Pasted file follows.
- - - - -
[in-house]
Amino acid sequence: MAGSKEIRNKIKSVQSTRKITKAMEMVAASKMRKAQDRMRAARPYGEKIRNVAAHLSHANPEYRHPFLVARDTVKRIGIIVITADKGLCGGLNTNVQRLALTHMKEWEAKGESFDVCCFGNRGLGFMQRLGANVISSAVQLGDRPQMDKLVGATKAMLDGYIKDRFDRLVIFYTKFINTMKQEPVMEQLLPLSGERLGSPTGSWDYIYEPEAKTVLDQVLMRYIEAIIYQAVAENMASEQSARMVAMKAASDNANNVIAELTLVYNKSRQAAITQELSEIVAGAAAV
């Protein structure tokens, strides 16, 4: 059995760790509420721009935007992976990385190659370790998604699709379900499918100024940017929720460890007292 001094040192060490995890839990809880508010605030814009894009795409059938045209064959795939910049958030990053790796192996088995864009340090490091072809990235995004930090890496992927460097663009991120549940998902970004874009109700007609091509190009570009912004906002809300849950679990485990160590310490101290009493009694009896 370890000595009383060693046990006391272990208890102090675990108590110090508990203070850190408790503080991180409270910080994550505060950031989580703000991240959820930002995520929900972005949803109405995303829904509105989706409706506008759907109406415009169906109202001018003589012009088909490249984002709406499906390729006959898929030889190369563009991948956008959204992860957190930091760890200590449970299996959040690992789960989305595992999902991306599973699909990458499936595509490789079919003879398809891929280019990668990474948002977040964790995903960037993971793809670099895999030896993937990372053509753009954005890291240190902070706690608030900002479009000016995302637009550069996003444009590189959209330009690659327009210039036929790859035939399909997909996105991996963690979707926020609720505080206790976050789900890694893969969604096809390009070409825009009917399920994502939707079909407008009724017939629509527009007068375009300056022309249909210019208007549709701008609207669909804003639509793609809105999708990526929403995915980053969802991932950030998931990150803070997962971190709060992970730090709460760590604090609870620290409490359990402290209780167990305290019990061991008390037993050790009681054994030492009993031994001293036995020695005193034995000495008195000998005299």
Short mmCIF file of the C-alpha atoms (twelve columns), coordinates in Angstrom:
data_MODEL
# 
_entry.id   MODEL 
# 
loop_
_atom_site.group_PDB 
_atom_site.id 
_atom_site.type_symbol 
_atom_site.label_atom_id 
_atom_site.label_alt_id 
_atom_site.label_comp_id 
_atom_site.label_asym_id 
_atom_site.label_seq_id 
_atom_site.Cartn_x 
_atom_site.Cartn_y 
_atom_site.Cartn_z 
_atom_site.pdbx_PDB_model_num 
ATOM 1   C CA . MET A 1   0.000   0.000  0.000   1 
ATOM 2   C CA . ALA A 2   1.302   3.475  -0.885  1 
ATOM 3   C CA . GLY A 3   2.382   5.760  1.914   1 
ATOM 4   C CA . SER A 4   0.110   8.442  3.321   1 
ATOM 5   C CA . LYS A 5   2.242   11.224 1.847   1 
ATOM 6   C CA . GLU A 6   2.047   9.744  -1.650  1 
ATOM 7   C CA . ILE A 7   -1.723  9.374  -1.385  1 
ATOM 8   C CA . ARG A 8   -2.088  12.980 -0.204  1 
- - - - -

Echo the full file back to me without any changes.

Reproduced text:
[in-house]
Amino acid sequence: MAGSKEIRNKIKSVQSTRKITKAMEMVAASKMRKAQDRMRAARPYGEKIRNVAAHLSHANPEYRHPFLVARDTVKRIGIIVITADKGLCGGLNTNVQRLALTHMKEWEAKGESFDVCCFGNRGLGFMQRLGANVISSAVQLGDRPQMDKLVGATKAMLDGYIKDRFDRLVIFYTKFINTMKQEPVMEQLLPLSGERLGSPTGSWDYIYEPEAKTVLDQVLMRYIEAIIYQAVAENMASEQSARMVAMKAASDNANNVIAELTLVYNKSRQAAITQELSEIVAGAAAV
């Protein structure tokens, strides 16, 4: 059995760790509420721009935007992976990385190659370790998604699709379900499918100024940017929720460890007292 001094040192060490995890839990809880508010605030814009894009795409059938045209064959795939910049958030990053790796192996088995864009340090490091072809990235995004930090890496992927460097663009991120549940998902970004874009109700007609091509190009570009912004906002809300849950679990485990160590310490101290009493009694009896 370890000595009383060693046990006391272990208890102090675990108590110090508990203070850190408790503080991180409270910080994550505060950031989580703000991240959820930002995520929900972005949803109405995303829904509105989706409706506008759907109406415009169906109202001018003589012009088909490249984002709406499906390729006959898929030889190369563009991948956008959204992860957190930091760890200590449970299996959040690992789960989305595992999902991306599973699909990458499936595509490789079919003879398809891929280019990668990474948002977040964790995903960037993971793809670099895999030896993937990372053509753009954005890291240190902070706690608030900002479009000016995302637009550069996003444009590189959209330009690659327009210039036929790859035939399909997909996105991996963690979707926020609720505080206790976050789900890694893969969604096809390009070409825009009917399920994502939707079909407008009724017939629509527009007068375009300056022309249909210019208007549709701008609207669909804003639509793609809105999708990526929403995915980053969802991932950030998931990150803070997962971190709060992970730090709460760590604090609870620290409490359990402290209780167990305290019990061991008390037993050790009681054994030492009993031994001293036995020695005193034995000495008195000998005299």
Short mmCIF file of the C-alpha atoms (twelve columns), coordinates in Angstrom:
data_MODEL
# 
_entry.id   MODEL 
# 
loop_
_atom_site.group_PDB 
_atom_site.id 
_atom_site.type_symbol 
_atom_site.label_atom_id 
_atom_site.label_alt_id 
_atom_site.label_comp_id 
_atom_site.label_asym_id 
_atom_site.label_seq_id 
_atom_site.Cartn_x 
_atom_site.Cartn_y 
_atom_site.Cartn_z 
_atom_site.pdbx_PDB_model_num 
ATOM 1   C CA . MET A 1   0.000   0.000  0.000   1 
ATOM 2   C CA . ALA A 2   1.302   3.475  -0.885  1 
ATOM 3   C CA . GLY A 3   2.382   5.760  1.914   1 
ATOM 4   C CA . SER A 4   0.110   8.442  3.321   1 
ATOM 5   C CA . LYS A 5   2.242   11.224 1.847   1 
ATOM 6   C CA . GLU A 6   2.047   9.744  -1.650  1 
ATOM 7   C CA . ILE A 7   -1.723  9.374  -1.385  1 
ATOM 8   C CA . ARG A 8   -2.088  12.980 -0.204  1 